NOTE).  On March 12, soon after the court ruling, Johnson said local 
authorities froze one TCO bank account and seized the assets, which 
 
ASTANA 00000450  002.2 OF 003 
 
 
amounted to less than $100, since the account is no longer actively 
used.  "Once they realize their mistake," Johnson said, "they'll 
come after our active accounts."  He added that TCO does not have 
sufficient cash on hand to pay the administrative penalty, even in 
its offshore accounts.
 
 
TAX CODE AMENDMENT DEFINES SULFUR AS "WASTE" 
 
6.  (SBU) On February 21, parliament attached a rider to the Islamic 
Banking Law that amended the Tax Code, classified sulfur as 
"industrial waste," and established a formula for calculating sulfur 
storage penalties.  Johnson said that if the tax authorities apply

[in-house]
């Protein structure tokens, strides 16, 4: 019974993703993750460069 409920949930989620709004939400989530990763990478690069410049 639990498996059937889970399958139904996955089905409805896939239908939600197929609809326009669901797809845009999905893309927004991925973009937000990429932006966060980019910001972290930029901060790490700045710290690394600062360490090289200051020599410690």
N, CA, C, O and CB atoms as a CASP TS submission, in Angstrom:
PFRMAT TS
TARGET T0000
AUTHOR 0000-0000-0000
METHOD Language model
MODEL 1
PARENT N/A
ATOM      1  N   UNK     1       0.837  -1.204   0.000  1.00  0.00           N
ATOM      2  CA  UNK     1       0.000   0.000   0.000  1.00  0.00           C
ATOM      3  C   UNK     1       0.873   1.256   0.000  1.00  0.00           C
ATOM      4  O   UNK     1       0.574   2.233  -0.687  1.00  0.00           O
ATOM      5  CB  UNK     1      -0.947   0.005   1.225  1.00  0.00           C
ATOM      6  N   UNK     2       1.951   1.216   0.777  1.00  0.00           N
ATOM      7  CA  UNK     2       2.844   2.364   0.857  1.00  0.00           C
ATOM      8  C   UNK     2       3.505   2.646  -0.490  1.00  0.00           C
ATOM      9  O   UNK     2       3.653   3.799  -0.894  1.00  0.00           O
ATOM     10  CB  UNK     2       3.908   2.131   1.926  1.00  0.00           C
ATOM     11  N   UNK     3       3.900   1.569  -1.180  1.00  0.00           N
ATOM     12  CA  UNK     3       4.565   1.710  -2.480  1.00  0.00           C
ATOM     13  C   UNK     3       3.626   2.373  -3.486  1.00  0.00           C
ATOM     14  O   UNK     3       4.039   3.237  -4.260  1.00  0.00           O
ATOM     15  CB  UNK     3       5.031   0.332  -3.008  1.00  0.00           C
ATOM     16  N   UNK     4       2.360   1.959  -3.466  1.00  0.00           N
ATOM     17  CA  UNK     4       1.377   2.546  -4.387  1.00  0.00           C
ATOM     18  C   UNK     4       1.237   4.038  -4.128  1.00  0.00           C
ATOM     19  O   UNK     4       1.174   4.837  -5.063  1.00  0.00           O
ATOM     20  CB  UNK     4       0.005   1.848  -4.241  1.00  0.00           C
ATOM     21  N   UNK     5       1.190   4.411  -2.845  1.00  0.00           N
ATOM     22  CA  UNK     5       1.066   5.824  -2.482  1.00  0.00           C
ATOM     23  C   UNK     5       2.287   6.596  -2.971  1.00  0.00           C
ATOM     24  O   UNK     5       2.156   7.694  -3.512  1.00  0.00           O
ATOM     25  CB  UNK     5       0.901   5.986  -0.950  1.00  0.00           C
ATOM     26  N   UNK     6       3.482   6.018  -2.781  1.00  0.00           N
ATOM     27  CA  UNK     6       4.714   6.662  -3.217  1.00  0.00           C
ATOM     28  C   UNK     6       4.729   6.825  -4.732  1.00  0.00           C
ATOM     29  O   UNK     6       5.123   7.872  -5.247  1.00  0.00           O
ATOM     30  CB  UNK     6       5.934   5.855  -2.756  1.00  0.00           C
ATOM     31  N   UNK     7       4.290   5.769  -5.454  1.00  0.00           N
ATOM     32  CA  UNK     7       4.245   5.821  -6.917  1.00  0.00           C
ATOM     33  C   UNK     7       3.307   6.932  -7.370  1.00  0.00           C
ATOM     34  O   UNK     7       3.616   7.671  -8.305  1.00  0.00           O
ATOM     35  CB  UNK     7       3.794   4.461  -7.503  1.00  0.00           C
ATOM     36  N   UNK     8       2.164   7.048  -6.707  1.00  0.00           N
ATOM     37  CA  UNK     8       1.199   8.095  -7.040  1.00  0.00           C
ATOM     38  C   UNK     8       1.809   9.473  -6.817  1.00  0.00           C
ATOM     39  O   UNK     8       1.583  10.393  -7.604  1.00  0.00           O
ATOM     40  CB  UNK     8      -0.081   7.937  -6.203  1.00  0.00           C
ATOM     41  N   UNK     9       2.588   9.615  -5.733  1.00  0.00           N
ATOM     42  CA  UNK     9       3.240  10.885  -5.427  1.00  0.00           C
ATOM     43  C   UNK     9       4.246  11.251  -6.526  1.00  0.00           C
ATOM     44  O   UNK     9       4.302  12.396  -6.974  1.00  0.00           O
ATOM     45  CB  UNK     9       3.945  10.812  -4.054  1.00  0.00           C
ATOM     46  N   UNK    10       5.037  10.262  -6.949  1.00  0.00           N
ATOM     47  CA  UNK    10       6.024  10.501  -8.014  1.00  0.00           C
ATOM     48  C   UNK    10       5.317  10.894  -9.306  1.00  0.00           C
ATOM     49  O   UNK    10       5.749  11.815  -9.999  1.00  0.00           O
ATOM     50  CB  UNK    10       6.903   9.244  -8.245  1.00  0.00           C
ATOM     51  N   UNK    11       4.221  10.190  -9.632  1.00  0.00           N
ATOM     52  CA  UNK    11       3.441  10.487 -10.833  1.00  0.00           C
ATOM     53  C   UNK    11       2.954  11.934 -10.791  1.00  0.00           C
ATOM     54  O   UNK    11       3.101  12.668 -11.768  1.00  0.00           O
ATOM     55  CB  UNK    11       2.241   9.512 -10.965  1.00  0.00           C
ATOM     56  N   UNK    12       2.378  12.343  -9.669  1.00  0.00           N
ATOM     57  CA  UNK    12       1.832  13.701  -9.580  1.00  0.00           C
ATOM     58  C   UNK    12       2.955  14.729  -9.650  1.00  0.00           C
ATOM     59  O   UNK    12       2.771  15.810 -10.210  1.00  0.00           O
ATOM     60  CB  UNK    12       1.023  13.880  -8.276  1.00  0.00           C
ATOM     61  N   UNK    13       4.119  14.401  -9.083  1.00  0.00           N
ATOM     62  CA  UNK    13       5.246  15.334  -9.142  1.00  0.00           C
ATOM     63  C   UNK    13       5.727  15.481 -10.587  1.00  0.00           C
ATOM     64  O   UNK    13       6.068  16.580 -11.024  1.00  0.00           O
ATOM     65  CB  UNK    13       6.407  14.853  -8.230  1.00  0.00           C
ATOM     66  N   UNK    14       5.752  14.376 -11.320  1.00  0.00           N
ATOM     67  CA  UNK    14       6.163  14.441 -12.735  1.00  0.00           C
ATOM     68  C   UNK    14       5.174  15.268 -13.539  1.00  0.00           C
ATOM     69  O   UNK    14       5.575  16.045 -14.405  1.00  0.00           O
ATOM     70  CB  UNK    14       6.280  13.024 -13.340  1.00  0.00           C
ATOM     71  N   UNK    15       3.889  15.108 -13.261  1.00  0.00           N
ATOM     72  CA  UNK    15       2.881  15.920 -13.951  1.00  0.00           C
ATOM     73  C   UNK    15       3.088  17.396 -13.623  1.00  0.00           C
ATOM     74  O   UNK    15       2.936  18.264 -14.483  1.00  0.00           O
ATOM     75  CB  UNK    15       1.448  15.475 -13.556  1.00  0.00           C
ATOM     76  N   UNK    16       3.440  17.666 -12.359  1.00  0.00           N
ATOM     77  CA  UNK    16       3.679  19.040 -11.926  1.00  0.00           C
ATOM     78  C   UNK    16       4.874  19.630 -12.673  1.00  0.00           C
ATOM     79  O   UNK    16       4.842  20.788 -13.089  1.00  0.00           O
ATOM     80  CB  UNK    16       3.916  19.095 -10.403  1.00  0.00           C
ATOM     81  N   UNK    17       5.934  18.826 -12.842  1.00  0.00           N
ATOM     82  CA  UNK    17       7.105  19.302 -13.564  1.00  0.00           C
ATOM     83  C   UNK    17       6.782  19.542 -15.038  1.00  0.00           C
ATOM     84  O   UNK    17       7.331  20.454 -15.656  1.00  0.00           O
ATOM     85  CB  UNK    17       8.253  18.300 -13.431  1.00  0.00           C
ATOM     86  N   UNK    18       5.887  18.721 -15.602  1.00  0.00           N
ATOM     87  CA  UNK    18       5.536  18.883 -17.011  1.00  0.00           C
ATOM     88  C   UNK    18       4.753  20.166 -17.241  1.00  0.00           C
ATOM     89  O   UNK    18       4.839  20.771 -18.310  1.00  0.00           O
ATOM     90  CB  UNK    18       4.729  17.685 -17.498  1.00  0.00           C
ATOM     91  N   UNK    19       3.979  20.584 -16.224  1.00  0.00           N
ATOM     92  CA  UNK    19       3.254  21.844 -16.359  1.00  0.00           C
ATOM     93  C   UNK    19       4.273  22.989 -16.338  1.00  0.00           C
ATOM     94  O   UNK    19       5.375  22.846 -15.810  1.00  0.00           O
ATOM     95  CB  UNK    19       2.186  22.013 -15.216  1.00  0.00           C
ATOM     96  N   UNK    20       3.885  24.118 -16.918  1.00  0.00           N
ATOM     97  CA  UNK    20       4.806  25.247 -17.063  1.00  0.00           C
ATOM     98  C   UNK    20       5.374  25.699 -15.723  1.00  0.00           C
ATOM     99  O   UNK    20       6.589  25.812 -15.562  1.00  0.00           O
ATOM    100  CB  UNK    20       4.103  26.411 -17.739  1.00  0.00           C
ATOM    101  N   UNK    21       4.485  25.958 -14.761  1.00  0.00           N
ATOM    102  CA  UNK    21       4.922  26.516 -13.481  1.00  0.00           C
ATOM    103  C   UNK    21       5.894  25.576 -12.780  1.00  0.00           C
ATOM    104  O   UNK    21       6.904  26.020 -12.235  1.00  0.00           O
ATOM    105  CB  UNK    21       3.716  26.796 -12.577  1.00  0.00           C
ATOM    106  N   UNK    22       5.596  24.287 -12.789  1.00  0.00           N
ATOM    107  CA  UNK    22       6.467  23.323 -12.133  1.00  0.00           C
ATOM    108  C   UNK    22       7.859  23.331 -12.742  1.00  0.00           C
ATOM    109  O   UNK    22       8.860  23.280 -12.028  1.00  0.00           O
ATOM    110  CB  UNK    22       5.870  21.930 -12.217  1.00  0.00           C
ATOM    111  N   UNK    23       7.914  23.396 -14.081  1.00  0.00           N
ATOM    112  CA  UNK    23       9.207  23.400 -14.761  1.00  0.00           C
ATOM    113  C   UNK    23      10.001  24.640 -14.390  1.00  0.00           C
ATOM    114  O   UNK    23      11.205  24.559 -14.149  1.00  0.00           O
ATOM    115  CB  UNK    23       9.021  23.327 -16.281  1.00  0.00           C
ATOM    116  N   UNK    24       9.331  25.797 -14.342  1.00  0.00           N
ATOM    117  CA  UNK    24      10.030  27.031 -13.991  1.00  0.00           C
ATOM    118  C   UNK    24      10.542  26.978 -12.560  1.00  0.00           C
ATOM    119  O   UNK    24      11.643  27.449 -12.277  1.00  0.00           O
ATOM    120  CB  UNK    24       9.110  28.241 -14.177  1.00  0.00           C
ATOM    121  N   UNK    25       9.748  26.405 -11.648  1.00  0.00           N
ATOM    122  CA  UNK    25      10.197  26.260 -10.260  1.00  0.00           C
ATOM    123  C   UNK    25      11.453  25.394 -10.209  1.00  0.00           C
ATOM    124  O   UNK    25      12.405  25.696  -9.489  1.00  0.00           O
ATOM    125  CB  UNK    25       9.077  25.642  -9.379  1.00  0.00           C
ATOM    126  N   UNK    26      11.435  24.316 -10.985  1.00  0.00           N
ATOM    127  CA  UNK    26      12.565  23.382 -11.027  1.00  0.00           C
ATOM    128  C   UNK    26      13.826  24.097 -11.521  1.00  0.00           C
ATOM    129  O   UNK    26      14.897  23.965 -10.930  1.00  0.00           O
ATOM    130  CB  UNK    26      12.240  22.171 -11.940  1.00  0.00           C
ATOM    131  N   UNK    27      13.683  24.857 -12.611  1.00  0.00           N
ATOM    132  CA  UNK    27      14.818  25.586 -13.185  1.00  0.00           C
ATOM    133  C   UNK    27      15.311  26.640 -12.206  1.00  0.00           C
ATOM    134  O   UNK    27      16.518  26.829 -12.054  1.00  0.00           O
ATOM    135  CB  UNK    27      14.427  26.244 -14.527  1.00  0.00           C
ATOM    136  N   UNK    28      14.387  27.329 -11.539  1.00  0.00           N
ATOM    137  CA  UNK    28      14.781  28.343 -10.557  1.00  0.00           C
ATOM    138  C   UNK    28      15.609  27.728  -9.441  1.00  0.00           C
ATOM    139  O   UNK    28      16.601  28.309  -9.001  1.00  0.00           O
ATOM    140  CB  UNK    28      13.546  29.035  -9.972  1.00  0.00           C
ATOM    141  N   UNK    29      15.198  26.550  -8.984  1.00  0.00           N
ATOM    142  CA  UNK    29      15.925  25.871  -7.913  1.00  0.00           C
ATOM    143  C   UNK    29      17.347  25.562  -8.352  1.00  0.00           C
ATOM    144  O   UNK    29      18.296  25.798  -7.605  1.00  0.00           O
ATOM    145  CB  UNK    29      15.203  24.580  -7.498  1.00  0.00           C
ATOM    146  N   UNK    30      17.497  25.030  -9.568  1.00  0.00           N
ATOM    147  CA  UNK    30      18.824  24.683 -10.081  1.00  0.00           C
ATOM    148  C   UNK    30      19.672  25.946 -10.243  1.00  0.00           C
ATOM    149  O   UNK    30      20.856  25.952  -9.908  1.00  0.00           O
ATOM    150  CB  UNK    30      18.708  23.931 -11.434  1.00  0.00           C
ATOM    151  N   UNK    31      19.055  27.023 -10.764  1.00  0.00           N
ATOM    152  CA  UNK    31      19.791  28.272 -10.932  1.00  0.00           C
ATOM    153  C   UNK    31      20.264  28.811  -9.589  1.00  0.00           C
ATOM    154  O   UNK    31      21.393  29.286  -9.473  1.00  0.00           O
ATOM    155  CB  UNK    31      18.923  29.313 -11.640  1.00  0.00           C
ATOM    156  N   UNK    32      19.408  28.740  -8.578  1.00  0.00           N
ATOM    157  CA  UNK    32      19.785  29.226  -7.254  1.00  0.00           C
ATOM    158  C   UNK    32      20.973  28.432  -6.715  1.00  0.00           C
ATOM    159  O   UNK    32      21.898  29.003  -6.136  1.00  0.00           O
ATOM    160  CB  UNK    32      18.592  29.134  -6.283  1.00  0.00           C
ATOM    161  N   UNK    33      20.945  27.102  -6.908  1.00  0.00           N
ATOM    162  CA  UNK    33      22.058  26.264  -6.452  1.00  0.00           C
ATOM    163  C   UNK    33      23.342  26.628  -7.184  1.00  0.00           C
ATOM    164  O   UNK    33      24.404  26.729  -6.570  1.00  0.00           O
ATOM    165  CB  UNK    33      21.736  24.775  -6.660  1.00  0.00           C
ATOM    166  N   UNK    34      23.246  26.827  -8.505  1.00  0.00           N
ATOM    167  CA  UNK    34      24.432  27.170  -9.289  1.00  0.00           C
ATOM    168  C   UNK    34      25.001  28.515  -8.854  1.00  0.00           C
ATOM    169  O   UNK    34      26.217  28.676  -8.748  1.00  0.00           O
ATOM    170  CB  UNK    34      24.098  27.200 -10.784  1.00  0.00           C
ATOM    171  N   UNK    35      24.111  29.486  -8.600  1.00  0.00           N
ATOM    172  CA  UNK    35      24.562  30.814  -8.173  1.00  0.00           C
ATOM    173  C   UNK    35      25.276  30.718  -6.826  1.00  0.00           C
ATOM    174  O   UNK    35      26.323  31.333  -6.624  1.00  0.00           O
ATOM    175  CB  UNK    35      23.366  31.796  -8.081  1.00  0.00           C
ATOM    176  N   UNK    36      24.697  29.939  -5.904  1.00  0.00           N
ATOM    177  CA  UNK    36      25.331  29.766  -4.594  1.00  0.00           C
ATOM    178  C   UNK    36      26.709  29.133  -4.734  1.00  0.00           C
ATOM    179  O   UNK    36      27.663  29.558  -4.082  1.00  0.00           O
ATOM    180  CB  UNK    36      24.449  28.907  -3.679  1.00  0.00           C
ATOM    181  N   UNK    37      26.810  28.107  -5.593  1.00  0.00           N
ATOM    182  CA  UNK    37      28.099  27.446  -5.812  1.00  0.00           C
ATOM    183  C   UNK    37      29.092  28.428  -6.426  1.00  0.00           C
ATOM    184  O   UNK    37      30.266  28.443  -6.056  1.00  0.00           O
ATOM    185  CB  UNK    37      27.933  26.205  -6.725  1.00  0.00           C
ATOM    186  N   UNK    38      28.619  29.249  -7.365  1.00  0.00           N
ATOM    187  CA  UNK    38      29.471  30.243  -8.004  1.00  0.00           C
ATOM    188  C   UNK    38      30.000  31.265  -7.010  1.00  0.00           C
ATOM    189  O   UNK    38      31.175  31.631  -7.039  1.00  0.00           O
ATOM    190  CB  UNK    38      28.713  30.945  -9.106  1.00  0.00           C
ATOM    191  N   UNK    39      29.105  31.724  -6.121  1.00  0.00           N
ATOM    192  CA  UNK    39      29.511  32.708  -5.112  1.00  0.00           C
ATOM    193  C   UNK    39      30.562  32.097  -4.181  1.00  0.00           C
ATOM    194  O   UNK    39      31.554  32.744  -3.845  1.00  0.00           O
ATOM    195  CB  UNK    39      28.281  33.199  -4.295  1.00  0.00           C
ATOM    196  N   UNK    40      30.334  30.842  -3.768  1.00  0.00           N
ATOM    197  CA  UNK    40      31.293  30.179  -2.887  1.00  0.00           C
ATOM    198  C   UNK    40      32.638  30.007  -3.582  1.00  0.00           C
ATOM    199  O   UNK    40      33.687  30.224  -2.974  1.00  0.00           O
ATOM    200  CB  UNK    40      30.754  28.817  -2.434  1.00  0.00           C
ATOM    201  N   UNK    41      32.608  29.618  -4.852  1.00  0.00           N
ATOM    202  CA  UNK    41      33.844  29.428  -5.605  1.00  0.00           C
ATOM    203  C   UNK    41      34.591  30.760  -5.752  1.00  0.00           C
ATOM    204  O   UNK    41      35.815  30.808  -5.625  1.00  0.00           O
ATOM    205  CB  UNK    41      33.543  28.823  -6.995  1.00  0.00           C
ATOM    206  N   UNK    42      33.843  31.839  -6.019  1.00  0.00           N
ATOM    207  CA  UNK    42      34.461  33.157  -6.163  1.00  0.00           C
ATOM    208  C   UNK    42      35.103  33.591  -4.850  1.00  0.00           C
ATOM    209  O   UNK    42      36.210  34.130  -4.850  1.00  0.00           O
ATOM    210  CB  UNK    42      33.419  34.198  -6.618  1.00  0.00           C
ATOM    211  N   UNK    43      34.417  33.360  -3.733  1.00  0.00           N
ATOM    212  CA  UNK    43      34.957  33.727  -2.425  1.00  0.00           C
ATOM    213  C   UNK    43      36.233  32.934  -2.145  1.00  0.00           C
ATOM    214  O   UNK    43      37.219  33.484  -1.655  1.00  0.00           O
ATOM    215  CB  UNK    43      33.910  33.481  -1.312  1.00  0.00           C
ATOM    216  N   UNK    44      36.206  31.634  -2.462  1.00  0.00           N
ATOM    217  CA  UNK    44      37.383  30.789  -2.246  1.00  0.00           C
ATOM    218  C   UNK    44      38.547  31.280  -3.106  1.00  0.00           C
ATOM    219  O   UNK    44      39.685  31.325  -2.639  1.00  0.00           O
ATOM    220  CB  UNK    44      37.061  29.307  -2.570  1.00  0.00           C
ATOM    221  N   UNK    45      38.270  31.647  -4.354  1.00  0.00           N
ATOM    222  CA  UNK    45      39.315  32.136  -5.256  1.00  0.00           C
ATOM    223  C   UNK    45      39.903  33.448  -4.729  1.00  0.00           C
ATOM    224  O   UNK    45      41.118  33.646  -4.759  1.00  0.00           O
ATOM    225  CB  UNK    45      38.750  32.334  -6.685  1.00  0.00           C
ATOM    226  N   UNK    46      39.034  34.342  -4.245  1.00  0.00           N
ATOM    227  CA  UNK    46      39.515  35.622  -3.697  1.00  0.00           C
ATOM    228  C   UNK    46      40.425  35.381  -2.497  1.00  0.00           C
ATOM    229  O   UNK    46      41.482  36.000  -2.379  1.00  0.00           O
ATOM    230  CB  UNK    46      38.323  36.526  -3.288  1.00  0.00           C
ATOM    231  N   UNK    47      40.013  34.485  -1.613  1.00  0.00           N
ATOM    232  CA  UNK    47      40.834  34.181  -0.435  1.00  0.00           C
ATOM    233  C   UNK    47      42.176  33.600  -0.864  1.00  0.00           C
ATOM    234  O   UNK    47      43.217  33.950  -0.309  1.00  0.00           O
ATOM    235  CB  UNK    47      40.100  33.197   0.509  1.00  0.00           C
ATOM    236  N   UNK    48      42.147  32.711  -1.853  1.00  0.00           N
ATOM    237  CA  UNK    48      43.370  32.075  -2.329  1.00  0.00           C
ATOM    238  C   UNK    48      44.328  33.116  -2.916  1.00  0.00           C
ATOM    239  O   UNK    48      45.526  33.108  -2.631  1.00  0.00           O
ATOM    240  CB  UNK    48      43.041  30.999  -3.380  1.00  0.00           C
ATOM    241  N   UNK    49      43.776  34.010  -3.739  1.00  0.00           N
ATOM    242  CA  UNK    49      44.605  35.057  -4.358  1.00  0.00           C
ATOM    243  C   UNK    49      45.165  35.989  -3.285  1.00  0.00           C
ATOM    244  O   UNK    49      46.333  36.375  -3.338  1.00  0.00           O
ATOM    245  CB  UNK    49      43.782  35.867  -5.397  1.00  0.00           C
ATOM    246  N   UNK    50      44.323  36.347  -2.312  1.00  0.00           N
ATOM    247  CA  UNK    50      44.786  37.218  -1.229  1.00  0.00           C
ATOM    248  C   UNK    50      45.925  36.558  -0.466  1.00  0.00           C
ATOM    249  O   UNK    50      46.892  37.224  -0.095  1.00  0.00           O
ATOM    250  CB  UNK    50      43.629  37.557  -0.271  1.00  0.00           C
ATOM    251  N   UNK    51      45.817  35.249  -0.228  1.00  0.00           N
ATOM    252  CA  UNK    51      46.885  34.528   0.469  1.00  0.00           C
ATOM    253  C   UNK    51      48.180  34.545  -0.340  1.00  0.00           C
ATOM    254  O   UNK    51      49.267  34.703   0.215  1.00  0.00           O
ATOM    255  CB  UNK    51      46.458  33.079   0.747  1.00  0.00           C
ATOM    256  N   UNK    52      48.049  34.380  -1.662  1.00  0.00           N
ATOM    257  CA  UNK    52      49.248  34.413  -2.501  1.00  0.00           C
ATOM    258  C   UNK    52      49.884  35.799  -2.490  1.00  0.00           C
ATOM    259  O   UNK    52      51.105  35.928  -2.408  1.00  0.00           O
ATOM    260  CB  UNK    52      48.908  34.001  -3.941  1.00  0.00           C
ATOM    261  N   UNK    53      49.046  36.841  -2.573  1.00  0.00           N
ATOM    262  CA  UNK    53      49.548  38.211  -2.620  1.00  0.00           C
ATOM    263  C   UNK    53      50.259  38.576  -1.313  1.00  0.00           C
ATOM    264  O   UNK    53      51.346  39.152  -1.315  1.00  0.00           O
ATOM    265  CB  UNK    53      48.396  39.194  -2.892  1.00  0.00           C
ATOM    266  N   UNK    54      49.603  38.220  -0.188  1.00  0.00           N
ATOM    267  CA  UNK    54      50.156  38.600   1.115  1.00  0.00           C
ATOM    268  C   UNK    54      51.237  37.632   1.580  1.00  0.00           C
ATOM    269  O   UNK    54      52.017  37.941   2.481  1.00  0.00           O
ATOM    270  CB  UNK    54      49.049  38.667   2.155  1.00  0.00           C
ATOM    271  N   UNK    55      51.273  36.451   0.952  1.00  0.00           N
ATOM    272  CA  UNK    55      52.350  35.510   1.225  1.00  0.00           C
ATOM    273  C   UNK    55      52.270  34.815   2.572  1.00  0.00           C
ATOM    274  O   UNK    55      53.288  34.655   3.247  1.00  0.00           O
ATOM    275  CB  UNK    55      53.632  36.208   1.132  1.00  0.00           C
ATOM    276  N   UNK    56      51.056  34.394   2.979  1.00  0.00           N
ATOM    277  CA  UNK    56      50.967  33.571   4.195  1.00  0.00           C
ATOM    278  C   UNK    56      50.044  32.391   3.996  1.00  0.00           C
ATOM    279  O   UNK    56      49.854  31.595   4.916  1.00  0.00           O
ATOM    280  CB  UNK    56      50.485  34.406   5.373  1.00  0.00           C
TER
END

the formula based on accumulated volumes at Tengiz, the charge could 
amount to more than $5 billion.  (NOTE:  According to the amended 
Tax Code, the fee for storing one ton of sulfur would be 3.77 times 
the "monthly estimated unit," which is determined annually in the 
budget and is currently 1,273 tenge, or $8.50.  Therefore, TCO would 
be forced to pay $32.00 per ton of sulfur.  END NOTE).  Johnson 
contends that the new law violates a protocol the government signed 
with TCO in 2008, agreeing that sulfur would be treated as a product 
and not "waste", as well as the bilateral investment treaty 
governing Chevron's investment in TCO.  "The irony," said Johnson, 
"is that the government has amended the Tax Code to target TCO, when 
it has already determined that TCO's tax stability clause means the 
Tax Code does not apply to TCO."  Johnson said that Chevron CEO Dave 
O'Reilly has already written to President Nazarbayev to protest the